I read “Hacking Media: Al Jazeera Hackathon Imagines the Future of News.” The write up is interesting because it suggests that fresh thinking about “real” journalism does not occur in Midtown Manhattan.
The other main point I noted was:
Another of the 19 projects that were chosen for the hackathon is somewhat similar to Perspectives: called ReFrame, it would pull in related information about a major news topic but focus specifically on local perspectives on a national or international story — to try and correct some of the misunderstandings that often surface during the reporting of stories like the Ebola crisis, where journalists are often writing about places they have never been. Another valuable effort, although perhaps a difficult one to automate.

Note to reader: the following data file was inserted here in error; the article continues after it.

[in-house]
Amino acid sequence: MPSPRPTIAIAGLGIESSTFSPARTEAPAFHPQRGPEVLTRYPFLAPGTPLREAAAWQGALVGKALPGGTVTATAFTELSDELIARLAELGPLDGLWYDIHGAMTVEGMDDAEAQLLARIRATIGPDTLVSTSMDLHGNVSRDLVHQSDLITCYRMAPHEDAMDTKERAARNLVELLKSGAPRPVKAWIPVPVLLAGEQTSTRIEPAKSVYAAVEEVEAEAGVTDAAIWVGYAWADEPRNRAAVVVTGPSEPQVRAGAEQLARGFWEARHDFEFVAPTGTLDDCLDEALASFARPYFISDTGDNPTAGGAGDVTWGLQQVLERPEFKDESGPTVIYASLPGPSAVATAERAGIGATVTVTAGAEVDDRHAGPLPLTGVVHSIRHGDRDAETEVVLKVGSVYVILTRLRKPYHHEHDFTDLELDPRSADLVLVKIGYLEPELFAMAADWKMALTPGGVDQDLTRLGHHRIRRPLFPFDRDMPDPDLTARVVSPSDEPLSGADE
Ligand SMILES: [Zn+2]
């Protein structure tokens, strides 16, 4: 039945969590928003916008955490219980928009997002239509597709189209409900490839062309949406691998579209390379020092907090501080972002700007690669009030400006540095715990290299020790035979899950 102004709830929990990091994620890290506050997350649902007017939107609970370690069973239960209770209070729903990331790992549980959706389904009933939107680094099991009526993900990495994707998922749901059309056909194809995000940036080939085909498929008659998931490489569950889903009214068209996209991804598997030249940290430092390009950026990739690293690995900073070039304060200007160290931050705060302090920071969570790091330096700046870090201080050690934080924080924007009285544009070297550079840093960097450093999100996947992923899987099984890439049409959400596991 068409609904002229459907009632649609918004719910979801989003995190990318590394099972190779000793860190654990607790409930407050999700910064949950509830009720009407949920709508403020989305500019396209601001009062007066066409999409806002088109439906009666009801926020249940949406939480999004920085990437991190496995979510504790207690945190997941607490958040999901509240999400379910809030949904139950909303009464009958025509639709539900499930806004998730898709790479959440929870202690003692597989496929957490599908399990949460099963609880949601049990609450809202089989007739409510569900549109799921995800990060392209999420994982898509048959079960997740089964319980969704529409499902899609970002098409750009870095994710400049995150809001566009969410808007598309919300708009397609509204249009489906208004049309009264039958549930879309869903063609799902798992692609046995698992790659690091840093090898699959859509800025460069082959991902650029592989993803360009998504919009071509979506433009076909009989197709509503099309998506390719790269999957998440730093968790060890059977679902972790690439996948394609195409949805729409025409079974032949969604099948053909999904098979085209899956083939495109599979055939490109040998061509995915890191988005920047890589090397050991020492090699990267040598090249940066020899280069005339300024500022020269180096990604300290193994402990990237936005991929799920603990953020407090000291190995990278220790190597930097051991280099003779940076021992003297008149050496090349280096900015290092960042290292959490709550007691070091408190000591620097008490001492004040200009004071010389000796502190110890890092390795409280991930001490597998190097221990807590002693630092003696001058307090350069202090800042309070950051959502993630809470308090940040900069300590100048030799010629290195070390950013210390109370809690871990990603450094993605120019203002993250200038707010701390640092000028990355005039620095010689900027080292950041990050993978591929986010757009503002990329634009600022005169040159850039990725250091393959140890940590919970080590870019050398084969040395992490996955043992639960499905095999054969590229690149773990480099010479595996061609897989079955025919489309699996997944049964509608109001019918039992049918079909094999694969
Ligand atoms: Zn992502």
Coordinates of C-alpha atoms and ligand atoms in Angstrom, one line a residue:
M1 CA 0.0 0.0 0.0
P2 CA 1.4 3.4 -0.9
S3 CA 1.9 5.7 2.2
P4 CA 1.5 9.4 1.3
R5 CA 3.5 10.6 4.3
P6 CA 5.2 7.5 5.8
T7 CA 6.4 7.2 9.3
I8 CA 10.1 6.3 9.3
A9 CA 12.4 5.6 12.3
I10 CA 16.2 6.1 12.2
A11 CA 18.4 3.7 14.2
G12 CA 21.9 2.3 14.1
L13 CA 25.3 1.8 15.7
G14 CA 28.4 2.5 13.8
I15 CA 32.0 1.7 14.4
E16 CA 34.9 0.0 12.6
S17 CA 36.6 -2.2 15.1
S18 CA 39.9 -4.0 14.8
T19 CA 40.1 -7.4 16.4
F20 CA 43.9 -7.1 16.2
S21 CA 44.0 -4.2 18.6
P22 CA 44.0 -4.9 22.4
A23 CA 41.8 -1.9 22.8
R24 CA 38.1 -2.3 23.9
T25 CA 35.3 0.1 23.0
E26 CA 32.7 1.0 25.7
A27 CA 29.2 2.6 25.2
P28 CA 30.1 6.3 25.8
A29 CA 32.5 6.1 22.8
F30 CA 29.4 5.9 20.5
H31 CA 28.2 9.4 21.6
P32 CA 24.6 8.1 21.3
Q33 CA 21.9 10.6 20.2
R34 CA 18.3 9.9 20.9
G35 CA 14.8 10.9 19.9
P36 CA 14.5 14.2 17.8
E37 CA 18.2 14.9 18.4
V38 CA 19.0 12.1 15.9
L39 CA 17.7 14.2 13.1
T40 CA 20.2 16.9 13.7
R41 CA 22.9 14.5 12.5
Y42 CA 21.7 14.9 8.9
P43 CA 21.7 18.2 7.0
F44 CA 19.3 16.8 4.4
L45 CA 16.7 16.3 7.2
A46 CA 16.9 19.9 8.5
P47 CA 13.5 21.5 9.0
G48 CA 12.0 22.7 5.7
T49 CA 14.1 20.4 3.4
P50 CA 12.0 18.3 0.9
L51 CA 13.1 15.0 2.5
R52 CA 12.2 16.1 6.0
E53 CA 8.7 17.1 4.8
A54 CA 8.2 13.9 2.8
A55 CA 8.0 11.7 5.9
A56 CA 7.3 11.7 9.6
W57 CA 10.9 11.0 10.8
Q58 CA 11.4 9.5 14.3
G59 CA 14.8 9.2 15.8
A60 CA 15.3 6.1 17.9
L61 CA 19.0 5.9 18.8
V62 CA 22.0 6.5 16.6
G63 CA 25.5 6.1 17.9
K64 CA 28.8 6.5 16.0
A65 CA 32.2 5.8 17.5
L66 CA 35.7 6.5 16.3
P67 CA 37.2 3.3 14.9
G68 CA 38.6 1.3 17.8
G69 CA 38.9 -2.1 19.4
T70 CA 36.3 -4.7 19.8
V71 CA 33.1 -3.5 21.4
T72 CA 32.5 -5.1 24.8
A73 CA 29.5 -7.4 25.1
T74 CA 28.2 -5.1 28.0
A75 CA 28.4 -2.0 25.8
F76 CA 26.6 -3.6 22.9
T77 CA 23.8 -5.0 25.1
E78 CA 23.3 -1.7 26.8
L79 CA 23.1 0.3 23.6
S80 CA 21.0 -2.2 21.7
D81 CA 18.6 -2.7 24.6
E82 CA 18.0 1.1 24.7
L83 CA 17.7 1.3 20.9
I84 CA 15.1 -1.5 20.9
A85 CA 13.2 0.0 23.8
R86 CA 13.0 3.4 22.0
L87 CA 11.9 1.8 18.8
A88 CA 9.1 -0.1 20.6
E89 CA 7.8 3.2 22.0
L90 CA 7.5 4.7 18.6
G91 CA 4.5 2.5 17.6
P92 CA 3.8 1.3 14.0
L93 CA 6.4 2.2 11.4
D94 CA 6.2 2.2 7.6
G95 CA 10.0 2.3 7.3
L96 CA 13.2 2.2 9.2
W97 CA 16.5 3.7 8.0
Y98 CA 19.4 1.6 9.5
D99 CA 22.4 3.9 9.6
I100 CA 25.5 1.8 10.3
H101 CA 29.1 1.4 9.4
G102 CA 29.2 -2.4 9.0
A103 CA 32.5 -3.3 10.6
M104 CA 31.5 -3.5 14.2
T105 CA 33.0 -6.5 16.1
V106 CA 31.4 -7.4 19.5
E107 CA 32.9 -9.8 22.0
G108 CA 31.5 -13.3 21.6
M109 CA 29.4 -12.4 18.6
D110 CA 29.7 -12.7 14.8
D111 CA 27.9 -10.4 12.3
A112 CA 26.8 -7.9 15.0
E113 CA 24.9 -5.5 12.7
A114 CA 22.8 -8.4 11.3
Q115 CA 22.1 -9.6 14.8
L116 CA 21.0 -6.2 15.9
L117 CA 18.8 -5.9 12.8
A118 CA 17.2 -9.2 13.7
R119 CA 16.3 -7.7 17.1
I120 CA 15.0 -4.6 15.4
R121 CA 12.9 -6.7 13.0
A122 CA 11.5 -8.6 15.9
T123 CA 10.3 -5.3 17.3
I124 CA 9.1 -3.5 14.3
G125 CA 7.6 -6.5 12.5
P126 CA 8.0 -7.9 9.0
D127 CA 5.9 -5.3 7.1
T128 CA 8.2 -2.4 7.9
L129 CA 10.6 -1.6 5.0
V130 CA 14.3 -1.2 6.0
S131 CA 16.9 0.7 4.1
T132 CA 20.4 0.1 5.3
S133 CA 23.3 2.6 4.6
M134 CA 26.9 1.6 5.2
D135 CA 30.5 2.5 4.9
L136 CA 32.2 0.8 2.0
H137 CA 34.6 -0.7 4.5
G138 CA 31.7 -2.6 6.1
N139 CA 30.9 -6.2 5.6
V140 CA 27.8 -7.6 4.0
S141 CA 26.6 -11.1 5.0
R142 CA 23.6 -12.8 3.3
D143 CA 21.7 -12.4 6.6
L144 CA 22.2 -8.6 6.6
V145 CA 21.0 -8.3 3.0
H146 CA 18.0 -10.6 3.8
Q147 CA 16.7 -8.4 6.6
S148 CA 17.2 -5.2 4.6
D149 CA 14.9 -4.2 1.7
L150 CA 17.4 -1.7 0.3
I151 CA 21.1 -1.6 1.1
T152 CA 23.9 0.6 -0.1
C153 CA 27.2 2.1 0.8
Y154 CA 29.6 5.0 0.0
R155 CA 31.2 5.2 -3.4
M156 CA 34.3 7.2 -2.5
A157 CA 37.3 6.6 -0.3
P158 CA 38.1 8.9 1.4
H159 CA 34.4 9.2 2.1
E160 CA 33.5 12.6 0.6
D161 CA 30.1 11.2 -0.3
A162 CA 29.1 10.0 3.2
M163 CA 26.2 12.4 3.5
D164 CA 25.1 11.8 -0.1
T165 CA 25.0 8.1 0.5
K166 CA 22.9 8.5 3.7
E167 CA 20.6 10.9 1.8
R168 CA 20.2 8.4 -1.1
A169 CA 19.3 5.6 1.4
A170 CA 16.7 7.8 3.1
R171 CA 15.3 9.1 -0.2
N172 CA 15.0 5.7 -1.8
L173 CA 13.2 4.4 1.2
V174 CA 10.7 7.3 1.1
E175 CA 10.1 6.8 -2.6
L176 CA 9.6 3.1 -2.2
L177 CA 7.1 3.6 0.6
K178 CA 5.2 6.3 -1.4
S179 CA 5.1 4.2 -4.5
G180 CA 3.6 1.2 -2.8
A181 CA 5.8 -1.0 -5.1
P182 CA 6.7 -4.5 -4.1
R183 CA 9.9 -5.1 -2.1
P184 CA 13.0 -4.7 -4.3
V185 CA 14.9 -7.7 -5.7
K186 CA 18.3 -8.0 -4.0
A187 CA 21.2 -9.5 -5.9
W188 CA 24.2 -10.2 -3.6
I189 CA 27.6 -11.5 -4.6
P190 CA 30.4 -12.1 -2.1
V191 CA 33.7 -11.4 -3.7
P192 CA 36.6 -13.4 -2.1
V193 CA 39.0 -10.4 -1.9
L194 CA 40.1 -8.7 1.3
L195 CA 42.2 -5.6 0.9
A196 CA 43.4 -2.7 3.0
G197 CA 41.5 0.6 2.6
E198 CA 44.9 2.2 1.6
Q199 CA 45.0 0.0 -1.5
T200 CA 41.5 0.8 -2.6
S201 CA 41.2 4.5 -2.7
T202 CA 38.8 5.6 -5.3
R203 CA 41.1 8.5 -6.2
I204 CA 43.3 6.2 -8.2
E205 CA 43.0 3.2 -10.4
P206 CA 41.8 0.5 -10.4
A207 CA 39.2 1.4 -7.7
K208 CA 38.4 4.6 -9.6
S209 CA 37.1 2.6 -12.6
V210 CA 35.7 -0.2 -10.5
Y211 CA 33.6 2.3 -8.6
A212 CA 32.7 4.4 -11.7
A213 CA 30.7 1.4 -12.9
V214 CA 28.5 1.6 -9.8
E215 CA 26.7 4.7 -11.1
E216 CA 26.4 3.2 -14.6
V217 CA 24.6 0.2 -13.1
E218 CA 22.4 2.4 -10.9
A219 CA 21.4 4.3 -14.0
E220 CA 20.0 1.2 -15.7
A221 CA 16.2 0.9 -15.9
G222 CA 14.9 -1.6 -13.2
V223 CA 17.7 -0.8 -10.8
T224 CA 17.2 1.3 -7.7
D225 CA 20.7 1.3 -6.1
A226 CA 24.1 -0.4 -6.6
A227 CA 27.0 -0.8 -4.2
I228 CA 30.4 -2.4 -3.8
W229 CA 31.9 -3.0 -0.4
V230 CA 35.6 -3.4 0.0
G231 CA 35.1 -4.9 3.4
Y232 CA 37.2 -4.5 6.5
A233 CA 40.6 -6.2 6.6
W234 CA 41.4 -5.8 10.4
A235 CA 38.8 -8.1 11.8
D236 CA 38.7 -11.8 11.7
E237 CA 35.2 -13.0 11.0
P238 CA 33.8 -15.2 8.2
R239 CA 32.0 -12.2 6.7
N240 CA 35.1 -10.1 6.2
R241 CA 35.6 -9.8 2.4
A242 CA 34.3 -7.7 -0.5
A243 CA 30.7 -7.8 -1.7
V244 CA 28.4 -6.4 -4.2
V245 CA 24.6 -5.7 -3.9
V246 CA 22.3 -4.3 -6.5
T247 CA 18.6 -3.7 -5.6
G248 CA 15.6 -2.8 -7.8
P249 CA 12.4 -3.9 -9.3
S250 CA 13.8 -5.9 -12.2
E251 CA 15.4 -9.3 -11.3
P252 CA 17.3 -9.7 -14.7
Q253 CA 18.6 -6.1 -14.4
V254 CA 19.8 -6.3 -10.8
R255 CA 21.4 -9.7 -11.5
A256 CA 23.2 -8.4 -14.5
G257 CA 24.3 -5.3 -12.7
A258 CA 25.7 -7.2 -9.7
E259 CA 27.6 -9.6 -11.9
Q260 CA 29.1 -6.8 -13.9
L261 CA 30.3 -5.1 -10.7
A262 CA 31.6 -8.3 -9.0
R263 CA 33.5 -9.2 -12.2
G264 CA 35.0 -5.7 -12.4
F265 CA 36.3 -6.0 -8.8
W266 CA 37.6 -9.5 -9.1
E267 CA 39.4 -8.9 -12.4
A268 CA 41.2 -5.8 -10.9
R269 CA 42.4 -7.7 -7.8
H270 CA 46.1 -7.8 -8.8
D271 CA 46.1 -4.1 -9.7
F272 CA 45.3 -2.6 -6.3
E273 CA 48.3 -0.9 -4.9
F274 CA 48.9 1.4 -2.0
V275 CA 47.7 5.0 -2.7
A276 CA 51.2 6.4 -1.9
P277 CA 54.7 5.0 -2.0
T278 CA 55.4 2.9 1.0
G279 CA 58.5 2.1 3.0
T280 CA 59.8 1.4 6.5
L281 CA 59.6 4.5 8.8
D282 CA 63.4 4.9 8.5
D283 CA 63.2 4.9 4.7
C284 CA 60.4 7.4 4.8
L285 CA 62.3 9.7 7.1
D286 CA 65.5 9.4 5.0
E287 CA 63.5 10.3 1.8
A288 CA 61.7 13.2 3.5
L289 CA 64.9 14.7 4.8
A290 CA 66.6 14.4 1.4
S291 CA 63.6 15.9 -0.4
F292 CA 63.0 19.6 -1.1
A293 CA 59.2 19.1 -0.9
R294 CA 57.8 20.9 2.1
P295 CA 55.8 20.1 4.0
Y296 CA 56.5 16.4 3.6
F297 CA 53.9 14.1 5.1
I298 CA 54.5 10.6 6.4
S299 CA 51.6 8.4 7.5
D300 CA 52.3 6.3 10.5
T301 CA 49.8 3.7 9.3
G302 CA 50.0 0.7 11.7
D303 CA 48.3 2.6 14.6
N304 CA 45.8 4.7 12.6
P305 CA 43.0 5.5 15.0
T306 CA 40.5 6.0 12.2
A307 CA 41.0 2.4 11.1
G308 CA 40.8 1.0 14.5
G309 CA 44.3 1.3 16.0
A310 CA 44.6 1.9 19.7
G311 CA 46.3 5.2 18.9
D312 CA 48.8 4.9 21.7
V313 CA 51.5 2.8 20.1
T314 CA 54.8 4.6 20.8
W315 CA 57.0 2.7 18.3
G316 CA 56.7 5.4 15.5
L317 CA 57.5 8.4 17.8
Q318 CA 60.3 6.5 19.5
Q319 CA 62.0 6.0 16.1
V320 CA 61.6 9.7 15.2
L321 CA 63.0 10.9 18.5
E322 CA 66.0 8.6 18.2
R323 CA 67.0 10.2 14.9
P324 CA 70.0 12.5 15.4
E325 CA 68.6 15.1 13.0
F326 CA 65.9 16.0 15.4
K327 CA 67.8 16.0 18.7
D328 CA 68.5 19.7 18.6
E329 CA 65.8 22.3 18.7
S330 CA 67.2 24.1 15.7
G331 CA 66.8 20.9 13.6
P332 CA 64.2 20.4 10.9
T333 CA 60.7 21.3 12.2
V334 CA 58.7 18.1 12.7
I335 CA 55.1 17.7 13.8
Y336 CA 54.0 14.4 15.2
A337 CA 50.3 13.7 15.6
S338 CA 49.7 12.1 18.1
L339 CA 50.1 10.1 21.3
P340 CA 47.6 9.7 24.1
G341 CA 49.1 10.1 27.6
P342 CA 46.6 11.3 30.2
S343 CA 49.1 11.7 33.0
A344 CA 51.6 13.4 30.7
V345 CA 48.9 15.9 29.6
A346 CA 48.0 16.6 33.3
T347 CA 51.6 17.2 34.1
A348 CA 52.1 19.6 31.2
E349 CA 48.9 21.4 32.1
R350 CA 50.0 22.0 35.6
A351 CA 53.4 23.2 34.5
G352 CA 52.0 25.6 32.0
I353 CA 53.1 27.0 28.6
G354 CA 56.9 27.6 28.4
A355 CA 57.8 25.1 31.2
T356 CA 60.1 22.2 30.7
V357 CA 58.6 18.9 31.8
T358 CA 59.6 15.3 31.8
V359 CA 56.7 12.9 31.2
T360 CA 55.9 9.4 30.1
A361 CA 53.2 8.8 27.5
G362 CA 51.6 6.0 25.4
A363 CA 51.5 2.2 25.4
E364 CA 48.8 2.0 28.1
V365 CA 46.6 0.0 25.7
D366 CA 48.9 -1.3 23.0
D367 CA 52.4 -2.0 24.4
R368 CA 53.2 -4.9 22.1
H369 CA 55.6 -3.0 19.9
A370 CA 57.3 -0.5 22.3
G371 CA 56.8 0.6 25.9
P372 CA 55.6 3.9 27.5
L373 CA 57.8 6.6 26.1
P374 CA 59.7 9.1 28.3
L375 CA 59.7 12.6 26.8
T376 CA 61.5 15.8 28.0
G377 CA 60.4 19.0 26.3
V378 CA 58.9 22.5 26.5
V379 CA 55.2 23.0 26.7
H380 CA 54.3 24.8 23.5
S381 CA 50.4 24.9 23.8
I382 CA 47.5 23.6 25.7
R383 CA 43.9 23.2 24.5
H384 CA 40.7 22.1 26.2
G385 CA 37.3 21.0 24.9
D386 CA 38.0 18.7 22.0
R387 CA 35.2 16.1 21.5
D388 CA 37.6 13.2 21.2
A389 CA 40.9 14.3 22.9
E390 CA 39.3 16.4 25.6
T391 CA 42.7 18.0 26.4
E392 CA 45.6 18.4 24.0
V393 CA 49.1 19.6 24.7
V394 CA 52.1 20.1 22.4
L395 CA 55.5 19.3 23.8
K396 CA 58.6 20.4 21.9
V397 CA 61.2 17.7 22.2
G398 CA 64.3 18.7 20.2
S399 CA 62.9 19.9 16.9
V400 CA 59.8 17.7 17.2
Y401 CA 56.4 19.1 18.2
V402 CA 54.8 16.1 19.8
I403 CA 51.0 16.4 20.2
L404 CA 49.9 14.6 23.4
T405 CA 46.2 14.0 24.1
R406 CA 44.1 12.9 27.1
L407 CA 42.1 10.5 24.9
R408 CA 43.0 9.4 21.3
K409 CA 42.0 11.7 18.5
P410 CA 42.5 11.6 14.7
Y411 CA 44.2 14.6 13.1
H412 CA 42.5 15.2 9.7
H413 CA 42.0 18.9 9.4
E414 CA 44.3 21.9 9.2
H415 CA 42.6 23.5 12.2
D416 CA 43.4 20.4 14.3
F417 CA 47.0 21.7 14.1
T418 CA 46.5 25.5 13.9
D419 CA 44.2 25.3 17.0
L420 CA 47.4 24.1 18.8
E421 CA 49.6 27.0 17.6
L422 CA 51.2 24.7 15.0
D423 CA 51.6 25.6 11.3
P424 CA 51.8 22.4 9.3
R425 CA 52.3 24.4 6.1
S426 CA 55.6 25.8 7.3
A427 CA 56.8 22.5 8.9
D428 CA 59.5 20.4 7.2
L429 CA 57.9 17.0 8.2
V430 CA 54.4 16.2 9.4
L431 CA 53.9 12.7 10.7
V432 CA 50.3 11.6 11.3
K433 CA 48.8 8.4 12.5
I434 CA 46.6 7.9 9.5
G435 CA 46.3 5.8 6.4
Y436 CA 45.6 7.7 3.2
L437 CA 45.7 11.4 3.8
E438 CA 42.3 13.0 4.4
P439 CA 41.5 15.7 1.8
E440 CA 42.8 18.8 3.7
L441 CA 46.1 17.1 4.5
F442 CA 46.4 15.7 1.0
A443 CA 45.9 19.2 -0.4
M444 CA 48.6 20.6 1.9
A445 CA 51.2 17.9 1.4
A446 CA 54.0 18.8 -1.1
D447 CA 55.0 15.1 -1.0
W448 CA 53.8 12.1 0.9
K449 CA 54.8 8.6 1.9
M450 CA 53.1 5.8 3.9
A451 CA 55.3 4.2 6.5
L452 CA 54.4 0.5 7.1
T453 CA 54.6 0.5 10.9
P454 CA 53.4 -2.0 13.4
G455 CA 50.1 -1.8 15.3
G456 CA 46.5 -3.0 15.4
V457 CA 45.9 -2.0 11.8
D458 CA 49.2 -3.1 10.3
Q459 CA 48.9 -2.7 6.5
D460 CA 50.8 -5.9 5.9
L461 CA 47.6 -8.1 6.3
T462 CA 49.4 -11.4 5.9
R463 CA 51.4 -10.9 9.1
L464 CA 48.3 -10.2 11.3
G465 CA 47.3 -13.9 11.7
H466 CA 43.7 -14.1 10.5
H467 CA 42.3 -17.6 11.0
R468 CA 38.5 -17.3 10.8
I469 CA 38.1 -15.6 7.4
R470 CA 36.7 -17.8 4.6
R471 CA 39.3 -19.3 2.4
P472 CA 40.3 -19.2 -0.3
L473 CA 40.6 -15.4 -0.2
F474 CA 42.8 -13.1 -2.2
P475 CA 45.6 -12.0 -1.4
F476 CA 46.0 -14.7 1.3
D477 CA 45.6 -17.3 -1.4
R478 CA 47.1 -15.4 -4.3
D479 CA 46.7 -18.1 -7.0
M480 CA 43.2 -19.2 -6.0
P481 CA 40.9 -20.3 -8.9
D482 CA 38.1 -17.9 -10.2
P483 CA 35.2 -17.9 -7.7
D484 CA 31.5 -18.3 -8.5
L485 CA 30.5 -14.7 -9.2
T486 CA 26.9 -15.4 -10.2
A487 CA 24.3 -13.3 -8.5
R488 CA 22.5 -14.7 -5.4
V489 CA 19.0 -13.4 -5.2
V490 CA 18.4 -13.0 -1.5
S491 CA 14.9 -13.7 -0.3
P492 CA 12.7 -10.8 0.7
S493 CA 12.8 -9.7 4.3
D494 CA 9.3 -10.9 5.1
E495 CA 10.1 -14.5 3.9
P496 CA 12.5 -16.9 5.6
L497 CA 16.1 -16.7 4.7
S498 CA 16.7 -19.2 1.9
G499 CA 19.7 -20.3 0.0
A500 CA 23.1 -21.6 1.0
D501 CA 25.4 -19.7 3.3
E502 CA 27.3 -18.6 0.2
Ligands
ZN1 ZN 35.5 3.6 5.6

Difficult for some to automate. I can name several firms in the NGIA space with this type of function up and running. I am not surprised if you find this suggestion at odds with the article. But you don’t know what you don’t know as the saying goes.
I also circled this comment about hackathons, which some search vendors are sponsoring in a hope that it will lead to either sales or the landing of a sleek programmer halibut:
Hackathons have gotten a bad rap in some circles because they are often exercises in futility: although everyone has fun drinking coffee or Red Bull for 48 hours straight and eating bad pizza, what comes out of them tends to be goofy little apps or widgets that don’t accomplish a whole lot.
Net net: what seems to be far out innovations may be closer—much closer—than you assume.
Stephen E Arnold, December 5, 2014